Rangers Big Tax Case verdict: Supreme Court rules in favour of HMRC

Liquidators of oldco Rangers appealed the previous verdict. Picture: John Devlin
Liquidators of oldco Rangers appealed the previous verdict. Picture: John Devlin
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The Supreme Court have dismissed a final appeal by liquidators BDO over Rangers’ use of Employee Benefit Trusts, finally bringing an end to legal proceedings in what became known as the ‘big tax case’.

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The ruling was handed down by the court this morning as judges Lord Neuberger, Lady Hale, Lord Reed, Lord Carnwath, Lord Hodge found in favour of HMRC that income tax and national insurance contributions should have been paid on the trusts which Sir David Murray’s group of companies used to pay employees from 2001 to 2009.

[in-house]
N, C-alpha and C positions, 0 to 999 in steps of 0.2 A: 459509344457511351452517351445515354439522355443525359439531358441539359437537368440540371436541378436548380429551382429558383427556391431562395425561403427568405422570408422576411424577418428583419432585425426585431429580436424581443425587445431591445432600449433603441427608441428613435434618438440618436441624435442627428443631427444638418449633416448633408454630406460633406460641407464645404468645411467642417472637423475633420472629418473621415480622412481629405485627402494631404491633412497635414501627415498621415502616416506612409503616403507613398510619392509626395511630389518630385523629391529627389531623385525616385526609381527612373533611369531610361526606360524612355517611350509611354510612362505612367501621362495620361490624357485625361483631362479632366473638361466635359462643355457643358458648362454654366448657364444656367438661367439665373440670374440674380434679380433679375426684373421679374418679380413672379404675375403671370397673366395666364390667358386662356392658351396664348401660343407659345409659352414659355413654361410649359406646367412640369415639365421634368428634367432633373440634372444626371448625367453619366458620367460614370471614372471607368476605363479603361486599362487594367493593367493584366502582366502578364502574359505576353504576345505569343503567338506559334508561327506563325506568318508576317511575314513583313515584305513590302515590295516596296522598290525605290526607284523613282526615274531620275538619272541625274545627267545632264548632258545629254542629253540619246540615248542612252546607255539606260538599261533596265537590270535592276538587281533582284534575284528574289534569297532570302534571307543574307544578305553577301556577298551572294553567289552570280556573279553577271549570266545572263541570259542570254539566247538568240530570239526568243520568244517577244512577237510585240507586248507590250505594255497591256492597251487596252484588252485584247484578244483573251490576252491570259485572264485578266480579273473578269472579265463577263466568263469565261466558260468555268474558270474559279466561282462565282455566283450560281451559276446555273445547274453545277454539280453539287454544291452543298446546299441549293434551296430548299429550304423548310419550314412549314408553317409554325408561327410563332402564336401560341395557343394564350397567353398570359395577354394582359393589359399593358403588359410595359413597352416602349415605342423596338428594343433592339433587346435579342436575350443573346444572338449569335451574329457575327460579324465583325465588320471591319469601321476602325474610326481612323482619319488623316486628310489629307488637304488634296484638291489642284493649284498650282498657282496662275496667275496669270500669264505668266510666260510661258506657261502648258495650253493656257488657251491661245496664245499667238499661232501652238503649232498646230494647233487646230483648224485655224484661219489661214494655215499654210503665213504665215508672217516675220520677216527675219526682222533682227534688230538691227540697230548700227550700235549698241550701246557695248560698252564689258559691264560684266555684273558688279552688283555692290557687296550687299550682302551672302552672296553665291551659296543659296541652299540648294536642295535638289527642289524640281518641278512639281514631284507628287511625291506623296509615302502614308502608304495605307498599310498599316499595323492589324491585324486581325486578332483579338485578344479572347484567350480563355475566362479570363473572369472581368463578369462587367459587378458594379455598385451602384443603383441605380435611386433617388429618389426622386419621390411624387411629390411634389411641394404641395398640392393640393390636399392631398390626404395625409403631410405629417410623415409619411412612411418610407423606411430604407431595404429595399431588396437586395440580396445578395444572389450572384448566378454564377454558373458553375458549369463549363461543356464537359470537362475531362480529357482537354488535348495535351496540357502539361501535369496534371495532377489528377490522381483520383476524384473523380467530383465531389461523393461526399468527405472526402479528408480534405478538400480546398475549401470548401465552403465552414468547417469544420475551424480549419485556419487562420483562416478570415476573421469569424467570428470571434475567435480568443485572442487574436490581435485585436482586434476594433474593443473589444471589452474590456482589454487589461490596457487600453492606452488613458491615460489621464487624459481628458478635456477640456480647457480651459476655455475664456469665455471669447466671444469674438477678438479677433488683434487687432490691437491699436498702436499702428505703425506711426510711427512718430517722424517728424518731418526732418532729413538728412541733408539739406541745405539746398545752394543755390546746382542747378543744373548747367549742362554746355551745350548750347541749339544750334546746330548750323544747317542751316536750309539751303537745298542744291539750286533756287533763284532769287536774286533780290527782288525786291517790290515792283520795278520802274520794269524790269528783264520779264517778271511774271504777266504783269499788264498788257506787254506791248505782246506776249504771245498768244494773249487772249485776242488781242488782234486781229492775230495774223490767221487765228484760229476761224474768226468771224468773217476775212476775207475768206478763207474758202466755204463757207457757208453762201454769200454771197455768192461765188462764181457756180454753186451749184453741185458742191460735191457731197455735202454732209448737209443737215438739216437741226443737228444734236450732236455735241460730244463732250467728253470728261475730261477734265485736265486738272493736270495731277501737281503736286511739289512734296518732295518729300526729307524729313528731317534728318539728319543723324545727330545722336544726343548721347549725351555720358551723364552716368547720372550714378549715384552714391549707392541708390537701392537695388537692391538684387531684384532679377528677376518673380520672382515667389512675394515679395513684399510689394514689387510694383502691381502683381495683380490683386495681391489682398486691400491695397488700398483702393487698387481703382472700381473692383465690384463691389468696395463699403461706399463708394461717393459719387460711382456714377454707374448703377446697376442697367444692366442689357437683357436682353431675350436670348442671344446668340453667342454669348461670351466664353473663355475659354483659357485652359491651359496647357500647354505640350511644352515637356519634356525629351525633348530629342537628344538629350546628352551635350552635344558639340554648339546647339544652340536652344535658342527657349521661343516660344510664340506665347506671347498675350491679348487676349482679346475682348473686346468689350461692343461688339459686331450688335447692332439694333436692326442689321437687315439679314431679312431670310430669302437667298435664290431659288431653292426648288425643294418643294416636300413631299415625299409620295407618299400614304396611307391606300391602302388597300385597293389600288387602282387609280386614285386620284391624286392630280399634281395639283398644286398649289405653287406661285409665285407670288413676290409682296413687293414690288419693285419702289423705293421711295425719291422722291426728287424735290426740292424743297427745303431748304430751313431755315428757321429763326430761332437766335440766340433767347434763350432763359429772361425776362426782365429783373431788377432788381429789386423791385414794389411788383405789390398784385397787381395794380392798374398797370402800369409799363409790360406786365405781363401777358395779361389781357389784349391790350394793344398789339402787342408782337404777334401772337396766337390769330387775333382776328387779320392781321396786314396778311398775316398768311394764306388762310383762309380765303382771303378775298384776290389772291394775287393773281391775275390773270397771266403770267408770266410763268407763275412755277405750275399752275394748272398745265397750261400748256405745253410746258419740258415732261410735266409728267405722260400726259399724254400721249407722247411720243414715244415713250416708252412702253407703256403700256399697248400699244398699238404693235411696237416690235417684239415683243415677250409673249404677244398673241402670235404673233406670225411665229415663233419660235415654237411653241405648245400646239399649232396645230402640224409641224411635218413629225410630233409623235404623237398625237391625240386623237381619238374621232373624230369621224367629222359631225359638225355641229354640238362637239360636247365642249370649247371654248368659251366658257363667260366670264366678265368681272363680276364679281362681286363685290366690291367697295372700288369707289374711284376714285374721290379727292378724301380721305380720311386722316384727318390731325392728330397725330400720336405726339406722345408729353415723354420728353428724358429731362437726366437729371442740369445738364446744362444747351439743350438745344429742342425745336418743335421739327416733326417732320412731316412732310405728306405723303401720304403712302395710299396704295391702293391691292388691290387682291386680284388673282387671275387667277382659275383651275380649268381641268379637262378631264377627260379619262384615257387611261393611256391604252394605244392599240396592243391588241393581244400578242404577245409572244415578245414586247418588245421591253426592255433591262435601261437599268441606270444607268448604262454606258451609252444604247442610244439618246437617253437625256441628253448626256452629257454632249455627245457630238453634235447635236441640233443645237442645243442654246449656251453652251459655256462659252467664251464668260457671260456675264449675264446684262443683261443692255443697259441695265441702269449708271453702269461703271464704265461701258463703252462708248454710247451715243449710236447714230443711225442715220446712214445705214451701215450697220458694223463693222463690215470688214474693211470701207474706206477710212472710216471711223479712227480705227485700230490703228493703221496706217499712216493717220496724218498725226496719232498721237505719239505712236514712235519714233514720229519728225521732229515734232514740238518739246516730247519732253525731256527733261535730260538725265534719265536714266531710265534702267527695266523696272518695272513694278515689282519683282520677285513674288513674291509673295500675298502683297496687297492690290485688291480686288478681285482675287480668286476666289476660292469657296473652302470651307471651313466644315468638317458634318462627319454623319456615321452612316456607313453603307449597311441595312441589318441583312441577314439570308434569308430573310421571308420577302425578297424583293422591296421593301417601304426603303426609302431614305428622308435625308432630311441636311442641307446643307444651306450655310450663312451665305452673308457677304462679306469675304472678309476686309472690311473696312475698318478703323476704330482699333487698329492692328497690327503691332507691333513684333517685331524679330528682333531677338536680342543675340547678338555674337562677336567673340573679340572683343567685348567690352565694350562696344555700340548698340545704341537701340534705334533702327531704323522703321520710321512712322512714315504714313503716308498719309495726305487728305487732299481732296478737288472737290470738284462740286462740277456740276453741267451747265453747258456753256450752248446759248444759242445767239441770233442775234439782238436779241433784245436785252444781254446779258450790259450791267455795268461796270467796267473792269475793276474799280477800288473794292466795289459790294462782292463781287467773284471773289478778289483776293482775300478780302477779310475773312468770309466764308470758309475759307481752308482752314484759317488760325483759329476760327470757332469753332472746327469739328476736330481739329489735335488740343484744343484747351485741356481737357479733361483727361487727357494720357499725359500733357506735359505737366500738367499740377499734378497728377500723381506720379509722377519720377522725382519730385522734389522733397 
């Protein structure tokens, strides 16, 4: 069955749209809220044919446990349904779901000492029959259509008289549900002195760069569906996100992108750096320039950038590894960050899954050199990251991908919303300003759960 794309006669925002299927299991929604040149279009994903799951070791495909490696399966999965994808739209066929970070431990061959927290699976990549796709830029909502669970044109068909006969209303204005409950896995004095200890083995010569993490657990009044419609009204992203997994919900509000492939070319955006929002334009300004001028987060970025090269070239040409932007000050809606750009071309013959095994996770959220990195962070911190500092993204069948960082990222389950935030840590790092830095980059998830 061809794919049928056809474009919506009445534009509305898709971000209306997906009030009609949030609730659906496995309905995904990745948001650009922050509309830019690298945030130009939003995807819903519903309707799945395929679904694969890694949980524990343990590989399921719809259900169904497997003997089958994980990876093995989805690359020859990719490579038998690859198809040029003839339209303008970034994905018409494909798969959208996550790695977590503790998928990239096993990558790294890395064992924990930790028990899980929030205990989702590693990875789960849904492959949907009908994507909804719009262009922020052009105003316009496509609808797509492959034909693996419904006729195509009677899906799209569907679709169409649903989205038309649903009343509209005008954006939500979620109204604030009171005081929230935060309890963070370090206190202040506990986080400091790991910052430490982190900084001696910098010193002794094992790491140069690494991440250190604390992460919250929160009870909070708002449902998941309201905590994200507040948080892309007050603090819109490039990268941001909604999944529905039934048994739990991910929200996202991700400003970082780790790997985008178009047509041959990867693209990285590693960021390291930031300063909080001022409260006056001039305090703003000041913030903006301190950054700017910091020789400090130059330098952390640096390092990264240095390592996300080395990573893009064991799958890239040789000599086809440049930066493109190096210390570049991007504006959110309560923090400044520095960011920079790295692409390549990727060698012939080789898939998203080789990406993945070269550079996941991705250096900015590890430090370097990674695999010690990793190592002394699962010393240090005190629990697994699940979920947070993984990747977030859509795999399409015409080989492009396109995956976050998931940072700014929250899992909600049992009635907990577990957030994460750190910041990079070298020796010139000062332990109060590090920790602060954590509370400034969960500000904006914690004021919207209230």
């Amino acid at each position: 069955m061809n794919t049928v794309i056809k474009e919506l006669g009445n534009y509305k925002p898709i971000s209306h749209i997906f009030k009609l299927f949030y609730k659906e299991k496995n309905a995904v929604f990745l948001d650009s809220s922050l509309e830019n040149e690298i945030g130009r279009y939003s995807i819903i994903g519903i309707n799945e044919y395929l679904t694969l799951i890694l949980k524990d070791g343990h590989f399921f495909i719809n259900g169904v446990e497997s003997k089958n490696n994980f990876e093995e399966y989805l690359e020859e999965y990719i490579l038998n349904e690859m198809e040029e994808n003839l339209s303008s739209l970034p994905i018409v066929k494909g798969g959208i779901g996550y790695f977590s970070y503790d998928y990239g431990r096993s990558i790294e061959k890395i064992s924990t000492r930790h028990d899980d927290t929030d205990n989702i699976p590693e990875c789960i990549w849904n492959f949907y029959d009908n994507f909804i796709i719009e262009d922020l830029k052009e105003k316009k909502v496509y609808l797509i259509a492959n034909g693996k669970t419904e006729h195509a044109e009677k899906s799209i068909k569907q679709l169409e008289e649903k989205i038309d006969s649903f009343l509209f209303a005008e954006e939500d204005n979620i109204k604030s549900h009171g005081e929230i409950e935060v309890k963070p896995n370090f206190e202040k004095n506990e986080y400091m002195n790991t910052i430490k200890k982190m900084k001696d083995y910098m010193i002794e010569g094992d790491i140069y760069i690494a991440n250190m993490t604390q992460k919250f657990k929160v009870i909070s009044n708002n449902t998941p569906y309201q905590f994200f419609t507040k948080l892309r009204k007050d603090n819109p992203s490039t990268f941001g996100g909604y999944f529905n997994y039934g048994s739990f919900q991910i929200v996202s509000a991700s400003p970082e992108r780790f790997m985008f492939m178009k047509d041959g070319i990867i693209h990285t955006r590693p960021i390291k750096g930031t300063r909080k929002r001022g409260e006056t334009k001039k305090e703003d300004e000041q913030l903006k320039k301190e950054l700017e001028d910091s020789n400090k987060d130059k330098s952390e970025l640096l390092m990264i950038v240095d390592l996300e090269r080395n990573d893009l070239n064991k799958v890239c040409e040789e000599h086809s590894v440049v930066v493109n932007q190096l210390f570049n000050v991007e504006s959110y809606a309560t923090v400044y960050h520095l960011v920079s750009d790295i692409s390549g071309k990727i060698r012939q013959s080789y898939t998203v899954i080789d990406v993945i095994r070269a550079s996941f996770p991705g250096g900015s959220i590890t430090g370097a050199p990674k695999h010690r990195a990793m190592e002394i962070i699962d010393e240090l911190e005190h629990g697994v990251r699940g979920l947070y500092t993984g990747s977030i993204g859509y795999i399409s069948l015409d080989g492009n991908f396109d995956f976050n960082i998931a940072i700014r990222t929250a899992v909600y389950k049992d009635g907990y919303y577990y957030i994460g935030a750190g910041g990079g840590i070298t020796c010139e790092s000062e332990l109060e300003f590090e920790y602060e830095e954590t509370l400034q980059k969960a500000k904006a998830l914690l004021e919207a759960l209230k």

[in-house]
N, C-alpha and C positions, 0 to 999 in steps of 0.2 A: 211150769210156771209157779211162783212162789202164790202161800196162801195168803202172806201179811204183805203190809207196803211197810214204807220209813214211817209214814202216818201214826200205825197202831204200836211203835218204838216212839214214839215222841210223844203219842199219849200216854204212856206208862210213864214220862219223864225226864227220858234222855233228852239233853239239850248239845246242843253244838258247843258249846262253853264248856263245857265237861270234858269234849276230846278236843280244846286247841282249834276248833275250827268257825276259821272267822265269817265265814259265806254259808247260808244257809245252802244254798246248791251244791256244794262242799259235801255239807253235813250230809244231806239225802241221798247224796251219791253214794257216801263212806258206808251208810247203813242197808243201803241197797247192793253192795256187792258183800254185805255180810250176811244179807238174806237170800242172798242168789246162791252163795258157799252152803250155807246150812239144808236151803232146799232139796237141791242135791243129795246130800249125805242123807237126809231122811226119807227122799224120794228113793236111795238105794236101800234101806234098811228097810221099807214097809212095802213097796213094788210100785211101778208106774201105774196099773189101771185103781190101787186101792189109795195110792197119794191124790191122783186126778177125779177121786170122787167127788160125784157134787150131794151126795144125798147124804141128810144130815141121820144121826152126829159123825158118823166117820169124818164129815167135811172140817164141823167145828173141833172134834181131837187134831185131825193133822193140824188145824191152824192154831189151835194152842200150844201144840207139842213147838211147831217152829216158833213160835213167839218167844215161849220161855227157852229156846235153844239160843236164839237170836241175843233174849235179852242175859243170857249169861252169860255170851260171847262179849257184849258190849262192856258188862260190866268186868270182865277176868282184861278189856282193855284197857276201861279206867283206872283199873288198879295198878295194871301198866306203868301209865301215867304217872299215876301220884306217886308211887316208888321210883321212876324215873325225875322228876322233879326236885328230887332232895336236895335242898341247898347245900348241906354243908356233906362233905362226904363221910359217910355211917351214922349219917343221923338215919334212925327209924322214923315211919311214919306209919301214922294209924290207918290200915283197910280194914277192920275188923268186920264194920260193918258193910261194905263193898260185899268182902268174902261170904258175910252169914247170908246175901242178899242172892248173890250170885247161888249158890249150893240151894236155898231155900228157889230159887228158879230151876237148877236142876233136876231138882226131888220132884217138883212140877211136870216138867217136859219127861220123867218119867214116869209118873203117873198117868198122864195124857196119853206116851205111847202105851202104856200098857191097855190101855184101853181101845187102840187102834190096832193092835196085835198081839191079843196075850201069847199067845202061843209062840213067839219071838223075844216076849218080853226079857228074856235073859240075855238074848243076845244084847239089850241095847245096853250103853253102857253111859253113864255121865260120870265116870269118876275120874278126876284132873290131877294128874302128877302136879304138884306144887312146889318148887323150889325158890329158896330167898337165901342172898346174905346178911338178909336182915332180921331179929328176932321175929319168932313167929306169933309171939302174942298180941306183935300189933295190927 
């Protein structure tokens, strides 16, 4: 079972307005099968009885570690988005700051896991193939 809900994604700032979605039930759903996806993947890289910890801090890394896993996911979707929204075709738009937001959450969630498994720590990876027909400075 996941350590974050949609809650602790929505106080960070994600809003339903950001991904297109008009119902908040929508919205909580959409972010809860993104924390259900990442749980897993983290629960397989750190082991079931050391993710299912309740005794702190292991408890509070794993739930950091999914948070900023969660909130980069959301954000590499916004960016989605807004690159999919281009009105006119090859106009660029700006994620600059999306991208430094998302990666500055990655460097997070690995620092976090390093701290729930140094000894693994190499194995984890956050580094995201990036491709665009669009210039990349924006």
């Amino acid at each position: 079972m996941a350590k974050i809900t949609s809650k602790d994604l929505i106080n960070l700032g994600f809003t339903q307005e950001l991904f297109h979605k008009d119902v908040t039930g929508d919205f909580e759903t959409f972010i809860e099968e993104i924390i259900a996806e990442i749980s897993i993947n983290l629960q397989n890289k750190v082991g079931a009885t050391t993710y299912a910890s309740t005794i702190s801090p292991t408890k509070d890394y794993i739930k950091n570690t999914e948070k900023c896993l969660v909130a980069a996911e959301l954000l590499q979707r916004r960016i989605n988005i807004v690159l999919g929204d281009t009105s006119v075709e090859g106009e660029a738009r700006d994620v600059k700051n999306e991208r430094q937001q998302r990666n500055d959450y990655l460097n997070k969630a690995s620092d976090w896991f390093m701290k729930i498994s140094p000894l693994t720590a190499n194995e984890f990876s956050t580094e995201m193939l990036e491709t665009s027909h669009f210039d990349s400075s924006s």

HMRC had previously list its initial appeal at a First Tier Tax Tribunal in October 2012, a judgement which was then upheld by an Upper Tier Tribunal in July 2014. HMRC made a third appeal, the the Court of Session, which ruled in their favour in November 2015.

BDO, acting on behalf of creditors in the liquidation of RFC 2012 (former The Rangers Football Club plc) were given leave to make a further appeal to the Supreme Court which heard the case over two days in March this year. Today’s decision is binding on all parties.

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The outcome has no material bearing on the current owners of Rangers in the aftermath of the club’s financial collapse in 2012.

The Scottish football authorities are likely to face renewed calls, however, to consider the possibility of stripping honours won by Rangers during the years when EBTs were used.

An independent commission chaired by Lord Nimmo Smith in February 2013 decided the club had gained no competitive advantage when they breached league rules by making undeclared payments to players.

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